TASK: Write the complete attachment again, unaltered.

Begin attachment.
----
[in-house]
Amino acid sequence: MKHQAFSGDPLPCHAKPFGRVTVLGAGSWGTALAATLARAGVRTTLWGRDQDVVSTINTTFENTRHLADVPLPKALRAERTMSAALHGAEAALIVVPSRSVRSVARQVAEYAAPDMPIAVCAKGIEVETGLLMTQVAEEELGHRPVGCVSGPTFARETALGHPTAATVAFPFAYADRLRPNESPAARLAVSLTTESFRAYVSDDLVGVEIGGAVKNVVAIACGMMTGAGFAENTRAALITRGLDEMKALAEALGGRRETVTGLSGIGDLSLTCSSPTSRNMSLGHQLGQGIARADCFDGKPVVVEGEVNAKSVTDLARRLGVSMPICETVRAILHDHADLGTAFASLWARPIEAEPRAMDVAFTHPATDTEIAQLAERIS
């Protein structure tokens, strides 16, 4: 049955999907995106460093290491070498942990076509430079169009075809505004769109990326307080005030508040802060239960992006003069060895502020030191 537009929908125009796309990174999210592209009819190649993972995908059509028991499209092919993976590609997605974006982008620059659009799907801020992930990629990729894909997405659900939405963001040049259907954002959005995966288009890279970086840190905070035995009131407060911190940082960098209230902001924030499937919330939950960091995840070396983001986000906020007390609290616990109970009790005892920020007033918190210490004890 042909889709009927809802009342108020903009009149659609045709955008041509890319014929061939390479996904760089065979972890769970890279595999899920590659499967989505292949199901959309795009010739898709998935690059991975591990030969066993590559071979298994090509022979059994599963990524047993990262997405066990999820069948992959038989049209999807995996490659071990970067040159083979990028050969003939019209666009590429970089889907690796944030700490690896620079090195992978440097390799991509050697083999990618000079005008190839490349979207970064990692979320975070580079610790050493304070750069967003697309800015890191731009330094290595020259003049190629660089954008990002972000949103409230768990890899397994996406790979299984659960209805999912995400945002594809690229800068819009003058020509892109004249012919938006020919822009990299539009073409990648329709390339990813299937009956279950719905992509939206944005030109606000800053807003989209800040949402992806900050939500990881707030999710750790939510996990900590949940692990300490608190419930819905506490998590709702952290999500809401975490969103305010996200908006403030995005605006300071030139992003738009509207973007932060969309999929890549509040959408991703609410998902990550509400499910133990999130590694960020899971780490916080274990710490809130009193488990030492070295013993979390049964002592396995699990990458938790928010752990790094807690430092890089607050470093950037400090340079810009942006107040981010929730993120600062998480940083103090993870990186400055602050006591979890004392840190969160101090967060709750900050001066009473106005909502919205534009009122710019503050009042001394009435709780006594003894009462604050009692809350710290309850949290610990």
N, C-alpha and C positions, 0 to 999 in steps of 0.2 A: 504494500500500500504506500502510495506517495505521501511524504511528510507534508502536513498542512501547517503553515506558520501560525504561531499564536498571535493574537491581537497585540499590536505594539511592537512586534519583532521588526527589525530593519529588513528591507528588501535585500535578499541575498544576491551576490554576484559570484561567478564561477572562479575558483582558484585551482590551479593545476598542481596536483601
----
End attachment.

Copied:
[in-house]
Amino acid sequence: MKHQAFSGDPLPCHAKPFGRVTVLGAGSWGTALAATLARAGVRTTLWGRDQDVVSTINTTFENTRHLADVPLPKALRAERTMSAALHGAEAALIVVPSRSVRSVARQVAEYAAPDMPIAVCAKGIEVETGLLMTQVAEEELGHRPVGCVSGPTFARETALGHPTAATVAFPFAYADRLRPNESPAARLAVSLTTESFRAYVSDDLVGVEIGGAVKNVVAIACGMMTGAGFAENTRAALITRGLDEMKALAEALGGRRETVTGLSGIGDLSLTCSSPTSRNMSLGHQLGQGIARADCFDGKPVVVEGEVNAKSVTDLARRLGVSMPICETVRAILHDHADLGTAFASLWARPIEAEPRAMDVAFTHPATDTEIAQLAERIS
């Protein structure tokens, strides 16, 4: 049955999907995106460093290491070498942990076509430079169009075809505004769109990326307080005030508040802060239960992006003069060895502020030191 537009929908125009796309990174999210592209009819190649993972995908059509028991499209092919993976590609997605974006982008620059659009799907801020992930990629990729894909997405659900939405963001040049259907954002959005995966288009890279970086840190905070035995009131407060911190940082960098209230902001924030499937919330939950960091995840070396983001986000906020007390609290616990109970009790005892920020007033918190210490004890 042909889709009927809802009342108020903009009149659609045709955008041509890319014929061939390479996904760089065979972890769970890279595999899920590659499967989505292949199901959309795009010739898709998935690059991975591990030969066993590559071979298994090509022979059994599963990524047993990262997405066990999820069948992959038989049209999807995996490659071990970067040159083979990028050969003939019209666009590429970089889907690796944030700490690896620079090195992978440097390799991509050697083999990618000079005008190839490349979207970064990692979320975070580079610790050493304070750069967003697309800015890191731009330094290595020259003049190629660089954008990002972000949103409230768990890899397994996406790979299984659960209805999912995400945002594809690229800068819009003058020509892109004249012919938006020919822009990299539009073409990648329709390339990813299937009956279950719905992509939206944005030109606000800053807003989209800040949402992806900050939500990881707030999710750790939510996990900590949940692990300490608190419930819905506490998590709702952290999500809401975490969103305010996200908006403030995005605006300071030139992003738009509207973007932060969309999929890549509040959408991703609410998902990550509400499910133990999130590694960020899971780490916080274990710490809130009193488990030492070295013993979390049964002592396995699990990458938790928010752990790094807690430092890089607050470093950037400090340079810009942006107040981010929730993120600062998480940083103090993870990186400055602050006591979890004392840190969160101090967060709750900050001066009473106005909502919205534009009122710019503050009042001394009435709780006594003894009462604050009692809350710290309850949290610990």
N, C-alpha and C positions, 0 to 999 in steps of 0.2 A: 504494500500500500504506500502510495506517495505521501511524504511528510507534508502536513498542512501547517503553515506558520501560525504561531499564536498571535493574537491581537497585540499590536505594539511592537512586534519583532521588526527589525530593519529588513528591507528588501535585500535578499541575498544576491551576490554576484559570484561567478564561477572562479575558483582558484585551482590551479593545476598542481596536483601